The river of God’s love washes away the tears, and becomes a babbling brook in which to splash and play with joy.
Rooted by this river, following where the stream flows, we “shall not fear when heat comes, | and [our] leaves shall stay green; … and [we will] not cease to bear fruit.” (Jer 17.8)
Jesus offers us here an echo of what we find in our Psalm, and in the words of Jeremiah. Not simply a path which we must travel alone to moral perfection. But a grounded, rooted resilience.
Jesus’ teaching is not first a statement about what we should do, but is first a statement about the contours of God and God’s love.
The challenge this teaching poses to us is whether we will allow ourselves to be caught up in the contours of this love of God, flowing through the world. The challenge is whether we will live out our participation in Christ, through our baptism in water: a grounded, rooted resilience. In Christ we have the hope of new leaves, and new branches, new fruit, and new life.
Jesus tells us clearly in today’s reading what this participation, this rootedness, in the life of God’s love will look like. And he places in stark terms what failing to participate in this love will mean.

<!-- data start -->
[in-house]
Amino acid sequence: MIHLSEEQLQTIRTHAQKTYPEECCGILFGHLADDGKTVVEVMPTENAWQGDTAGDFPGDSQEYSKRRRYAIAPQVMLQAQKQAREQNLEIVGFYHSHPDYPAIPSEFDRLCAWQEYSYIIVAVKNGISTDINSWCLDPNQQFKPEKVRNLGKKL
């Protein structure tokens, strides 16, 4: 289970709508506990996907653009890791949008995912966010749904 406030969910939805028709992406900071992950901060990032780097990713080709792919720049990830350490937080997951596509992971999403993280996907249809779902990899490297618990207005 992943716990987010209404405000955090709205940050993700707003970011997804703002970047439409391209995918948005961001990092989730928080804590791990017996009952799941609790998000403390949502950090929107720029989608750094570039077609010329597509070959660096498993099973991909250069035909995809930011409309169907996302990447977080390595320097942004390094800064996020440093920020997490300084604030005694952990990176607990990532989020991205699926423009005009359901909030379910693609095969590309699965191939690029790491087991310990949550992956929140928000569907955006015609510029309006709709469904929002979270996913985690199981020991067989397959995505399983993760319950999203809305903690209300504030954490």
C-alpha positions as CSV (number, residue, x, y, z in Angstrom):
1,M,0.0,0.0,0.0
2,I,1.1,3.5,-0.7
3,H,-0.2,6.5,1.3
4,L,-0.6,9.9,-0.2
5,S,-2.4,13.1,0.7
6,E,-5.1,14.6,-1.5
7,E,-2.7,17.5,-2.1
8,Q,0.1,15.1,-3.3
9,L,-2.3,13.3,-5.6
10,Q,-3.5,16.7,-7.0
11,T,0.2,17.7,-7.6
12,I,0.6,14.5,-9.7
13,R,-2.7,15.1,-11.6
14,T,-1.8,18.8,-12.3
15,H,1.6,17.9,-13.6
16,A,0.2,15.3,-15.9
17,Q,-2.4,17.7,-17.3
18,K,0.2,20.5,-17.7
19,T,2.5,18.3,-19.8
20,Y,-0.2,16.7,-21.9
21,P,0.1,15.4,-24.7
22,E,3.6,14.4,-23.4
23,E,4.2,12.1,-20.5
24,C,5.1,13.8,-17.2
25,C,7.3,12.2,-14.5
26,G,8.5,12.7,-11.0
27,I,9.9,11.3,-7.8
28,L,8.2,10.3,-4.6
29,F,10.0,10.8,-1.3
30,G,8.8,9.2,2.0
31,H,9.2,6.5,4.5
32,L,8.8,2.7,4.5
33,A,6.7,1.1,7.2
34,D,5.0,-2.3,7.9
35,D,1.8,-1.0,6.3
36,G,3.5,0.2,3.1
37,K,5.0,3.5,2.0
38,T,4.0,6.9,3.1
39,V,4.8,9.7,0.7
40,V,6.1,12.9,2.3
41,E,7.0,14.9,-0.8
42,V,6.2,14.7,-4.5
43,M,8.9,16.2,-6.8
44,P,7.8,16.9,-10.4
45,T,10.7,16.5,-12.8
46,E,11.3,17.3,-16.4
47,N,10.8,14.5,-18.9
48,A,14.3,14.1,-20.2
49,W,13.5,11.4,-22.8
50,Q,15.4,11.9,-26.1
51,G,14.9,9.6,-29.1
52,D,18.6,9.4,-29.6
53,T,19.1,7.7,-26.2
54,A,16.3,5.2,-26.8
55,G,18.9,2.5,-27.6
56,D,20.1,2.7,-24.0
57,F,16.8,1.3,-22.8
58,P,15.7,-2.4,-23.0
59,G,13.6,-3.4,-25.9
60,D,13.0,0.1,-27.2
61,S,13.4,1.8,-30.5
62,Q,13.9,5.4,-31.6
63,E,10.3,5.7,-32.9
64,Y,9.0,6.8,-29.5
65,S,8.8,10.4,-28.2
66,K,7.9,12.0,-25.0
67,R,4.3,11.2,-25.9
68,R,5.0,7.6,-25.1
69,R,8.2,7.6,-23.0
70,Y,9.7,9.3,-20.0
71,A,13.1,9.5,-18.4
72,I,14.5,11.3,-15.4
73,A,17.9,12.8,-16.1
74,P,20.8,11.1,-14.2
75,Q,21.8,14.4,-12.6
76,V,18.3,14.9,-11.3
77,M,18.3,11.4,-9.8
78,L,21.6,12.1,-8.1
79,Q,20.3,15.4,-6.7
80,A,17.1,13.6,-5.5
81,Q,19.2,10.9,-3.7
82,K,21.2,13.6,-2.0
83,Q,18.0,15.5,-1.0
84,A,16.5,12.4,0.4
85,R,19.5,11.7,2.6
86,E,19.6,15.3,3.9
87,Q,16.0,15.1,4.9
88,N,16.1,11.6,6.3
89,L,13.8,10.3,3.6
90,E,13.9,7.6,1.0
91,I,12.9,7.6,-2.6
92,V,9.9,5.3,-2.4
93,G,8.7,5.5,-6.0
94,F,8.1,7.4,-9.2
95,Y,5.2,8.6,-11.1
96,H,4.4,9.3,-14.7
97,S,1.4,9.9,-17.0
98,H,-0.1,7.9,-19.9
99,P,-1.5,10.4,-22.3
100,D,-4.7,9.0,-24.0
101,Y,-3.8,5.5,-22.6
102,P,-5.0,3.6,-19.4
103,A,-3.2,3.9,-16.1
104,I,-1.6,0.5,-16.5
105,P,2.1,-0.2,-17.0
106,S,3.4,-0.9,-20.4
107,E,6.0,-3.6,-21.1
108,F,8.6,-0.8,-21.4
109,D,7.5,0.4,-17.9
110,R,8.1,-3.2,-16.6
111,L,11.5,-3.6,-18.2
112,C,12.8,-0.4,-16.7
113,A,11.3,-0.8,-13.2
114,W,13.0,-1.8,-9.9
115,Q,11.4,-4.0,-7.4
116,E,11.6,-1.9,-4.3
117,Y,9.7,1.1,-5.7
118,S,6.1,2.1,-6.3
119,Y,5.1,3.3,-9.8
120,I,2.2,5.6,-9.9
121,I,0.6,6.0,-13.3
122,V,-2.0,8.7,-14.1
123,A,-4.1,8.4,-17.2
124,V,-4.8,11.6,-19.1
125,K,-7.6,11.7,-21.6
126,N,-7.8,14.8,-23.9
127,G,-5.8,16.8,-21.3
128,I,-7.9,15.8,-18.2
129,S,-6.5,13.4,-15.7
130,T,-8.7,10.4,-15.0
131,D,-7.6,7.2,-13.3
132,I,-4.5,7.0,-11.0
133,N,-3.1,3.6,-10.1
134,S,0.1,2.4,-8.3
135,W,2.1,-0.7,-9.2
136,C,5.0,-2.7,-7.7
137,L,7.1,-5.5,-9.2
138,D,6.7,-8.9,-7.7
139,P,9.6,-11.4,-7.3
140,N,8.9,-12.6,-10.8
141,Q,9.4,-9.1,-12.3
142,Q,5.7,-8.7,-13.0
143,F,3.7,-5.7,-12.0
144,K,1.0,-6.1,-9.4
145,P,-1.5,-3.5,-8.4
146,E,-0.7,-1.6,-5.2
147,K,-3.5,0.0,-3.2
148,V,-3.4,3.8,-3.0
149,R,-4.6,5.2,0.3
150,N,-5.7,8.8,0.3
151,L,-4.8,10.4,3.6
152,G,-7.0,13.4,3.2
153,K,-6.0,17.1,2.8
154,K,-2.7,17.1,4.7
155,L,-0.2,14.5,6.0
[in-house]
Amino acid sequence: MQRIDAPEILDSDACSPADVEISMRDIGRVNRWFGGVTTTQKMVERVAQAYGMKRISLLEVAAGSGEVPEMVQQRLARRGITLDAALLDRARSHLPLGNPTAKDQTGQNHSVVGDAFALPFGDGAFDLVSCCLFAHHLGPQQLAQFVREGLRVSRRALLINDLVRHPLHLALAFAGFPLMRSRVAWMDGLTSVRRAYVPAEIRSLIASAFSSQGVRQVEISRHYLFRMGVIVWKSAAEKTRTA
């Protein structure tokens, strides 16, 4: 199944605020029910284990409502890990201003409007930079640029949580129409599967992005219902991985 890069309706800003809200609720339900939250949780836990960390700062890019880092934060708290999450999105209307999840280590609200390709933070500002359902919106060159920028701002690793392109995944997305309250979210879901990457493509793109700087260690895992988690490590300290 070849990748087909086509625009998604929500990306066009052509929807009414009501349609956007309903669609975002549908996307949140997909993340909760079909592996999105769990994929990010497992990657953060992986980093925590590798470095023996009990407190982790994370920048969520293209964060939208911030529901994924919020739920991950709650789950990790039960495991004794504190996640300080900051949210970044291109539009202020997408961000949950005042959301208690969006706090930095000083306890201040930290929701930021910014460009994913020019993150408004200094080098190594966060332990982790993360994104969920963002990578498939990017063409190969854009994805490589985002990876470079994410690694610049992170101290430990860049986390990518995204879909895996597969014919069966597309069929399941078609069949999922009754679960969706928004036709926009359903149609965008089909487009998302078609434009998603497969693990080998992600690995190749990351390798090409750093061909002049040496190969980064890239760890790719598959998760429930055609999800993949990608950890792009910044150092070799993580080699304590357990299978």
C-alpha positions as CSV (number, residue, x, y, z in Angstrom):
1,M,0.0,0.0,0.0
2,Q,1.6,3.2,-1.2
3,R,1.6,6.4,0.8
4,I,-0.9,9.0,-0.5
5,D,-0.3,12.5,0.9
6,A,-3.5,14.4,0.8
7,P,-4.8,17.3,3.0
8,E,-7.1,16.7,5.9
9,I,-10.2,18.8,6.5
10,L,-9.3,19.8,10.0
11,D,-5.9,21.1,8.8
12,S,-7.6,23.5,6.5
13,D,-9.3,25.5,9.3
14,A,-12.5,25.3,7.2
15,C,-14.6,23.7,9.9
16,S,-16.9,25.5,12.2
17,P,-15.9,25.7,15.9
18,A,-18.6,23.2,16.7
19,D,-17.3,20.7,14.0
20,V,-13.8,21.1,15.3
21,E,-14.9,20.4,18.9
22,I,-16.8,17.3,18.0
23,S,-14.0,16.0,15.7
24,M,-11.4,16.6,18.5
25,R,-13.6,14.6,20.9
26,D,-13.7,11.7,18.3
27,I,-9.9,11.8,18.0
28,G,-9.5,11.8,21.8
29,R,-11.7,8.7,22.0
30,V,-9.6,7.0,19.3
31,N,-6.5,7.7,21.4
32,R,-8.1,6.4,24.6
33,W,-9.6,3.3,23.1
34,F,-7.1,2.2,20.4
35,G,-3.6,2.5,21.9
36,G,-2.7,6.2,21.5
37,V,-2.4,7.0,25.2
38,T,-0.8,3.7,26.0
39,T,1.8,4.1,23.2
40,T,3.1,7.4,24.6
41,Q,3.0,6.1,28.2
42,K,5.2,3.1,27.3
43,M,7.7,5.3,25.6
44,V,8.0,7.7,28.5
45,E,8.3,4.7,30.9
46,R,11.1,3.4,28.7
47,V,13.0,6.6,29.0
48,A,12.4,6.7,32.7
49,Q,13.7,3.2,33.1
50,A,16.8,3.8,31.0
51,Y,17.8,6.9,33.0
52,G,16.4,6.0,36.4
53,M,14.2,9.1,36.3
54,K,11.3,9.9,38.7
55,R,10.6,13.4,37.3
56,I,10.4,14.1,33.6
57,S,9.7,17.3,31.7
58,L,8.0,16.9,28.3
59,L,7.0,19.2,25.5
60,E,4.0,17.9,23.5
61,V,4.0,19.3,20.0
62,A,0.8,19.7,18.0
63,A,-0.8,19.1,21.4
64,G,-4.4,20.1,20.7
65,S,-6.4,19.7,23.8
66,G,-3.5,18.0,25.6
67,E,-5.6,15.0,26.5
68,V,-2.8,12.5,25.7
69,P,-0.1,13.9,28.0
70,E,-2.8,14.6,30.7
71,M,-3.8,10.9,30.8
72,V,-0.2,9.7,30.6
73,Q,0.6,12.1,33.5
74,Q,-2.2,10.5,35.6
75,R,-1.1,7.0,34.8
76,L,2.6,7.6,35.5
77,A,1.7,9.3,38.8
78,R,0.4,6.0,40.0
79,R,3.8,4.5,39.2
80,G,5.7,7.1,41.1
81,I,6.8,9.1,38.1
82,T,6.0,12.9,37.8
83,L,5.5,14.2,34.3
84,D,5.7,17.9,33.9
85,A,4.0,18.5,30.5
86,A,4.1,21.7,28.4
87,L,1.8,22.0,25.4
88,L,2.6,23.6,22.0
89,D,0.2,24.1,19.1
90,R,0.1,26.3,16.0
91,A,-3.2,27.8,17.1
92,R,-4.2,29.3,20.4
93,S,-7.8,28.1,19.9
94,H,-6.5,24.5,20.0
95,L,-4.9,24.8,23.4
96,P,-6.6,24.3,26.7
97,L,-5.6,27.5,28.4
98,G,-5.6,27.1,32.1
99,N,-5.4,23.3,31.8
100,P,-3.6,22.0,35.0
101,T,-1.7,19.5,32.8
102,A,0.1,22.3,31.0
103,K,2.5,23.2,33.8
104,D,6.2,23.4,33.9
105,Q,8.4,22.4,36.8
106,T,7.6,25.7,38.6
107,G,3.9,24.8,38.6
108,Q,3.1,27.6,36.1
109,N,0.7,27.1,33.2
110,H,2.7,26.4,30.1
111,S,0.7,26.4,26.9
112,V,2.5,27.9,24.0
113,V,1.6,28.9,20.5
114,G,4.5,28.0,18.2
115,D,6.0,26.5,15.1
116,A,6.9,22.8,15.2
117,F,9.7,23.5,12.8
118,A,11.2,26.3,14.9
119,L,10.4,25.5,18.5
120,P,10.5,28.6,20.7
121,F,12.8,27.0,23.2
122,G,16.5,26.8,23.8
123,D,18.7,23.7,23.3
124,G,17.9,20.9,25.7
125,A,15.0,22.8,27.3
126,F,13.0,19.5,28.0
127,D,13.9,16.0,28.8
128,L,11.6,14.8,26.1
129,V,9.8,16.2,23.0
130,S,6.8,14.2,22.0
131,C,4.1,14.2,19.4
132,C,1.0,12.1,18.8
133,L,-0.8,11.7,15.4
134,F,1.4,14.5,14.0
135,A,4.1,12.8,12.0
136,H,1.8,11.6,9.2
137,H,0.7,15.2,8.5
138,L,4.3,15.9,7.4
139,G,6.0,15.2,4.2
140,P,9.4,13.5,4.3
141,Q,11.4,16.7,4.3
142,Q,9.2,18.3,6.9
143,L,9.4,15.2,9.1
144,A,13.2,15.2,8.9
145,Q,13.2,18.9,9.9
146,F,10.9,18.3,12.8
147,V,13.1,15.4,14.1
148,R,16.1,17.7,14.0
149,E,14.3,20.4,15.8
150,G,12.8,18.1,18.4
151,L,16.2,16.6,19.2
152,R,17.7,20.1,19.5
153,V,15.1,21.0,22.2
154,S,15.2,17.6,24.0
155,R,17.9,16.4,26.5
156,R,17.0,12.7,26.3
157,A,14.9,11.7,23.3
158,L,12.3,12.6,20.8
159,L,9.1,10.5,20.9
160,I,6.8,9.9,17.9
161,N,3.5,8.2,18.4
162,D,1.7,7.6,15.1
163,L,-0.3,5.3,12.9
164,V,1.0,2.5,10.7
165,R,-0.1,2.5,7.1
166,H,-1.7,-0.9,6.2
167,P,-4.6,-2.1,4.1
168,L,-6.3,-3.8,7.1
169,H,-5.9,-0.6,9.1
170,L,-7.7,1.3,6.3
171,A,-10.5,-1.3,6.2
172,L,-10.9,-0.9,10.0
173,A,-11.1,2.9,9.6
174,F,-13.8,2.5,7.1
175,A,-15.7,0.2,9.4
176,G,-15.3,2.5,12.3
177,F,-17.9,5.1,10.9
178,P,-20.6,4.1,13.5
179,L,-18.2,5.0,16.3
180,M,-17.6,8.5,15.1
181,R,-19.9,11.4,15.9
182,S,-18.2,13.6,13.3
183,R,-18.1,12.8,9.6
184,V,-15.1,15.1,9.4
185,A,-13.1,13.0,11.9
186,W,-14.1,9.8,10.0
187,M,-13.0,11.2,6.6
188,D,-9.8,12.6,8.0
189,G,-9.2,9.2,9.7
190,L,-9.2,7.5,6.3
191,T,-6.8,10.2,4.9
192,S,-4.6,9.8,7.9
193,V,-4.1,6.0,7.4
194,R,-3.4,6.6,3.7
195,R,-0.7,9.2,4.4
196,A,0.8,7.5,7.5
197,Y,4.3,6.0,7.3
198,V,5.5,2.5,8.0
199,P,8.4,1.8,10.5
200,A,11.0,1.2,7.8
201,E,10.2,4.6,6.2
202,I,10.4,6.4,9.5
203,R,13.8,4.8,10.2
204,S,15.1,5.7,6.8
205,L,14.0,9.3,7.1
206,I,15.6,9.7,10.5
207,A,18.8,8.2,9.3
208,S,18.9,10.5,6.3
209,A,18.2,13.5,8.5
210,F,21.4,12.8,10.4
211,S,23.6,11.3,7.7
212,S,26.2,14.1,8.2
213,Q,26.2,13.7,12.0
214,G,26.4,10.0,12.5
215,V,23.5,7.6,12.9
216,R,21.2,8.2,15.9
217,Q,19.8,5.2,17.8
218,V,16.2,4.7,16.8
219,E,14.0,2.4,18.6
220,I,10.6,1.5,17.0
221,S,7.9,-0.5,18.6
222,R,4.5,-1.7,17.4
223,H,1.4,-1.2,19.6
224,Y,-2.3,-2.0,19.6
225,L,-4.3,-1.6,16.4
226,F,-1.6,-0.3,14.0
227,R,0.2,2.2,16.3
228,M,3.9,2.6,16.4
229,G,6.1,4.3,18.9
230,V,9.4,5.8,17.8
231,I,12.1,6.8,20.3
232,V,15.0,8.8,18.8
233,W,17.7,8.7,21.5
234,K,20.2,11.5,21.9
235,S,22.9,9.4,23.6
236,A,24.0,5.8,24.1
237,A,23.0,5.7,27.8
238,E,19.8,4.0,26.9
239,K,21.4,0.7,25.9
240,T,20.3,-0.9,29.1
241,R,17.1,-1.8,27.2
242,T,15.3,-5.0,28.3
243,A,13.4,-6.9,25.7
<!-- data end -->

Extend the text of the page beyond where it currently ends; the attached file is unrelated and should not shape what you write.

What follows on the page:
Will we heed the calling of God, to settle by the river? To gather together and nourish and feed one another, and so be fed by God? Will we follow as the streams of God’s love ebb and flow, carving a shape into the landscape: bending towards the poor, and the hungry, and those weeping? Will we be rooted next to the river of the resilient love of God?
I want to finish with a short quotation from the chorus of a beautiful song by two artists, Laura Marling and Johnny Flynn:
“The water sustains me without even trying
The water can’t drown me, I’m done
With my dying”
This is the new life of baptism, the new life offered in Christ. Amen.